The communication pattern of a set of processes can be represented by a graph. The nodes stand for the processes, and the edges connect processes that communicate with each other. Since communication is most often symmetric, communication graphs are assumed to be symmetric: if an edge uv connects node u to node v , then an edge uv connects node v to node u .
MPI provides message-passing between any pair of processes in a group. There is no requirement for opening a channel explicitly. Therefore, a ``missing link'' in the user-defined process graph does not prevent the corresponding processes from exchanging messages. It means, rather, that this connection is neglected in the virtual topology. This strategy implies that the topology gives no convenient way of naming this pathway of communication. Another possible consequence is that an automatic mapping tool (if one exists for the runtime environment) will not take account of this edge when mapping, and communication on the ``missing'' link will be less efficient.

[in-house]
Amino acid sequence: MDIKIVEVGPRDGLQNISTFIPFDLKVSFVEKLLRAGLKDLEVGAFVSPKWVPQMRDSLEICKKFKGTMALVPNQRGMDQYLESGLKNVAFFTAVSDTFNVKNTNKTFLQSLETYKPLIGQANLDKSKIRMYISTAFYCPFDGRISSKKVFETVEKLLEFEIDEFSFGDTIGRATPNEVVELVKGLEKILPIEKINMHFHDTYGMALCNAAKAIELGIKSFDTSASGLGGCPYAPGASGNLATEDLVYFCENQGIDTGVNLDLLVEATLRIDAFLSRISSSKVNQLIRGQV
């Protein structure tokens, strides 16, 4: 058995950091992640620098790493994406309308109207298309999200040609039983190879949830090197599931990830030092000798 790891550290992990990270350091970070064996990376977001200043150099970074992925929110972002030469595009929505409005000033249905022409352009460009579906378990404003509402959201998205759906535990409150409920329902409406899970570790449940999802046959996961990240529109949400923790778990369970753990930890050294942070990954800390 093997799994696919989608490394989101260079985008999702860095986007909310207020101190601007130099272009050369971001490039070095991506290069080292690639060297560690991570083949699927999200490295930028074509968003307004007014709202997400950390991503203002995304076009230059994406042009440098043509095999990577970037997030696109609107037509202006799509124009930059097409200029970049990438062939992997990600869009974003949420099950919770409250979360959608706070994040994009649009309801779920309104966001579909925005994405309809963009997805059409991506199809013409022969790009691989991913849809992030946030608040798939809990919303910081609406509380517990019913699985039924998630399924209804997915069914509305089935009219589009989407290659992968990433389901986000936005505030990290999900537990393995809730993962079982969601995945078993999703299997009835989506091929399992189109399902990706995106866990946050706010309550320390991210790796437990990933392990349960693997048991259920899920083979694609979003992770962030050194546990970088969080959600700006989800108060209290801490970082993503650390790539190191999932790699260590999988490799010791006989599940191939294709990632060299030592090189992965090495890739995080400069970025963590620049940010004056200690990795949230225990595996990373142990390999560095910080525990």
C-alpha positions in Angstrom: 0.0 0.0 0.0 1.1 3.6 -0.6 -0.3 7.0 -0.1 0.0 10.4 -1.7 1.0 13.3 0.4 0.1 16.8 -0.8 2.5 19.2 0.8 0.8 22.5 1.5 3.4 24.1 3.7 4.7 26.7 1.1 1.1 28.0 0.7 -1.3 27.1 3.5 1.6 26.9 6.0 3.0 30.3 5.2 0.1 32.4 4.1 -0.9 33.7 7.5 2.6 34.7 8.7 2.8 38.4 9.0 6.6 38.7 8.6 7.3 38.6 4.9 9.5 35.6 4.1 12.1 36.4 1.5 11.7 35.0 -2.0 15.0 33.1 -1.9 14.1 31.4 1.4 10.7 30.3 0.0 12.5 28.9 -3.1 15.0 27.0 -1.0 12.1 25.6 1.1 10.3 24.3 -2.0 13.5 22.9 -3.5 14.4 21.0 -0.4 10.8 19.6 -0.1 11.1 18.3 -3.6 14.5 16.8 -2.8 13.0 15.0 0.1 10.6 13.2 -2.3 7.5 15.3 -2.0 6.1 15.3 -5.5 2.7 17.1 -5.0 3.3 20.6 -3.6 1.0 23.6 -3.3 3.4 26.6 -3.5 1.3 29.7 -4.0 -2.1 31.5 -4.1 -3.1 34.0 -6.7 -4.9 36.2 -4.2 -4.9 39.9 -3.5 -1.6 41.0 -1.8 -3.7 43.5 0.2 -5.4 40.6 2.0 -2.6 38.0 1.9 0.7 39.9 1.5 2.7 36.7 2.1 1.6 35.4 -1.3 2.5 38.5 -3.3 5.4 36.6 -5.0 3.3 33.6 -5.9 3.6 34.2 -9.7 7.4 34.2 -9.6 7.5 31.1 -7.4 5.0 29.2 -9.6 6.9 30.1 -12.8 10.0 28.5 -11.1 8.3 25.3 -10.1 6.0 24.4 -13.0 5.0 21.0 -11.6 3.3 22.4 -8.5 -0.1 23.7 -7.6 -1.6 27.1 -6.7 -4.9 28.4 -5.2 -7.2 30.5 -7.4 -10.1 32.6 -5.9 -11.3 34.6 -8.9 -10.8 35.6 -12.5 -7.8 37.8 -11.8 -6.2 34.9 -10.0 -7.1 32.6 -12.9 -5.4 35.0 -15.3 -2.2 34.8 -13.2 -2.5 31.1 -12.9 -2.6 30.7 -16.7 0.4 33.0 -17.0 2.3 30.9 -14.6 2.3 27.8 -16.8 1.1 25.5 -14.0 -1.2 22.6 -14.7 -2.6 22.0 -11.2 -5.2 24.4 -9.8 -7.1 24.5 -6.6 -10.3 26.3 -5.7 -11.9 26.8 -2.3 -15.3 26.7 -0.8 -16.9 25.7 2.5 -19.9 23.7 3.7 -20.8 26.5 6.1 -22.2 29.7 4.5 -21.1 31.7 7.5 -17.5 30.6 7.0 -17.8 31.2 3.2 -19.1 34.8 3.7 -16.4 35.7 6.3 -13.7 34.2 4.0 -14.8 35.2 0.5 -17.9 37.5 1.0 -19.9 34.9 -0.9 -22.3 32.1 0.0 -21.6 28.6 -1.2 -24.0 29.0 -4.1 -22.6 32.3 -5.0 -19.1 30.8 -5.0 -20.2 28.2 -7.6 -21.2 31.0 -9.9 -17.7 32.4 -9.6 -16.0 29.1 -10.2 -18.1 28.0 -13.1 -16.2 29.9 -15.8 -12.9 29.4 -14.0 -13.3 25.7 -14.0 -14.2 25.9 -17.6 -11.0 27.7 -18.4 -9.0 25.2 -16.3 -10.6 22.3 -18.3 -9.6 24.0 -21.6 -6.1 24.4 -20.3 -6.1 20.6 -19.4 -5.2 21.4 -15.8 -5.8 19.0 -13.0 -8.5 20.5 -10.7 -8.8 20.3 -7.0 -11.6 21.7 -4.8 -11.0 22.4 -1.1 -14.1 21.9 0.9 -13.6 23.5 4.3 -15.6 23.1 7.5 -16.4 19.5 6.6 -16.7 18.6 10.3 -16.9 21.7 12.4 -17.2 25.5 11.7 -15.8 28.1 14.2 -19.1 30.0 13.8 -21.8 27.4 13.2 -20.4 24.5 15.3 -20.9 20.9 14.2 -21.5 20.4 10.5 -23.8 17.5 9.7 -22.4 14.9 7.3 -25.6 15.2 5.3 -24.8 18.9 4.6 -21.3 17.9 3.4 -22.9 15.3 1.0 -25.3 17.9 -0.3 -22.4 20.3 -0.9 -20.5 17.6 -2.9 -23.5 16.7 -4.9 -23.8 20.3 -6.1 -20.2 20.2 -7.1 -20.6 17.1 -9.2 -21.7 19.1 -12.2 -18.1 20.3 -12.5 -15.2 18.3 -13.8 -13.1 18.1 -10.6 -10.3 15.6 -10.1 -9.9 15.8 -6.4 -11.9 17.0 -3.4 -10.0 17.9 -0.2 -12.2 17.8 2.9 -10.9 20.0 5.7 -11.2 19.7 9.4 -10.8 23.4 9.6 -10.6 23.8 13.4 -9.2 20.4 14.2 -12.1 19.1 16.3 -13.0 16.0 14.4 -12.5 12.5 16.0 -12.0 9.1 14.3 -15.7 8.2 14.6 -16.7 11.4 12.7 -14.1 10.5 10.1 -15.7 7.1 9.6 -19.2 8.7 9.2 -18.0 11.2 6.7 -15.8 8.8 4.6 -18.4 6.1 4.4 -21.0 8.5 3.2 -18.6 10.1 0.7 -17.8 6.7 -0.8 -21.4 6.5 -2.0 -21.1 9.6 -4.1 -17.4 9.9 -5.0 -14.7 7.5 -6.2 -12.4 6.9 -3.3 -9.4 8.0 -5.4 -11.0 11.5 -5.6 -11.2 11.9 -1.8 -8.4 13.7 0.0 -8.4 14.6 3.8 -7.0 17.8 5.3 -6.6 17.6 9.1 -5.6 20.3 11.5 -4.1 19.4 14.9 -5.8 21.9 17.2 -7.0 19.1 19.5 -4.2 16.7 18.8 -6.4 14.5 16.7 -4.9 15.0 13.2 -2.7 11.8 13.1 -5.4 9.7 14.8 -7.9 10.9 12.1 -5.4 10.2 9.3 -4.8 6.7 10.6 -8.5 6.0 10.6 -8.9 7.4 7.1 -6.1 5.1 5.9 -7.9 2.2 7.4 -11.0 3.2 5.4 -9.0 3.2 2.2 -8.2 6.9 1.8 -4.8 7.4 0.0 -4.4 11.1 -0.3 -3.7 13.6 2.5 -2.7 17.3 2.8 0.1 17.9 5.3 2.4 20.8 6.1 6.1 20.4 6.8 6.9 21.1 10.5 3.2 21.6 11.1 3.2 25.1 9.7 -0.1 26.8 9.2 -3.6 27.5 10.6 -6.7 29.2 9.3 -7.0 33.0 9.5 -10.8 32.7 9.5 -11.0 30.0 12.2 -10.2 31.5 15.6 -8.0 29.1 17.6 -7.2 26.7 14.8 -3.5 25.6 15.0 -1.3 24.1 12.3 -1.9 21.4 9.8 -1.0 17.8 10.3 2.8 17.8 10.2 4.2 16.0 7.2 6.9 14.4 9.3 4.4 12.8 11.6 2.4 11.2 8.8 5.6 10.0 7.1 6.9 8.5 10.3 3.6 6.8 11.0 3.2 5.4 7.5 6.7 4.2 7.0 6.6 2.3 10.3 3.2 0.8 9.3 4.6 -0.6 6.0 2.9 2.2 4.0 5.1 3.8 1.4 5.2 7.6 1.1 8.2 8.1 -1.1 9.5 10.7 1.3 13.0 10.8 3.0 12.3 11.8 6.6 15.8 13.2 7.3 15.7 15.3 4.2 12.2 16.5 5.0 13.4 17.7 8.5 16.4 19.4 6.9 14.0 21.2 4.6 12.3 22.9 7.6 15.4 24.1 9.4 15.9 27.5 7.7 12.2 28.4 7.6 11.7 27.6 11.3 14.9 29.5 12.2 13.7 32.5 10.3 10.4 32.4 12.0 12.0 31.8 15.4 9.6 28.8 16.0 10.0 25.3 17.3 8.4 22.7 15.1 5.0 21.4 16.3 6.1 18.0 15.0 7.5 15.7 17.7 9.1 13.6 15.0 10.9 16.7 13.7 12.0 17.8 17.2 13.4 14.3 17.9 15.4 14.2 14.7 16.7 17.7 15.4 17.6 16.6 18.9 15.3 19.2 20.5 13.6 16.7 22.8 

Specifying the virtual topology in terms of a graph is sufficient for all applications. However, in many applications the graph structure is regular, and the detailed set-up of the graph would be inconvenient for the user and might be less efficient at run time. A large fraction of all parallel applications use process topologies like rings, two- or higher-dimensional grids, or tori. These structures are completely defined by the number of dimensions and the numbers of processes in each coordinate direction. Also, the mapping of grids and tori is generally an easier problem than general graphs. Thus, it is desirable to address these cases explicitly.
Process coordinates in a Cartesian structure begin their numbering at 0. Row-major numbering is always used for the processes in a Cartesian structure. This means that, for example, the relation between group rank and coordinates for twelve processes in a 3x4 grid is as shown in Figure .
Figure: Relationship between ranks and Cartesian coordinates for a 3x4 2D topology. The upper number in each box is the rank of the process and the lower value is the (row, column) coordinates.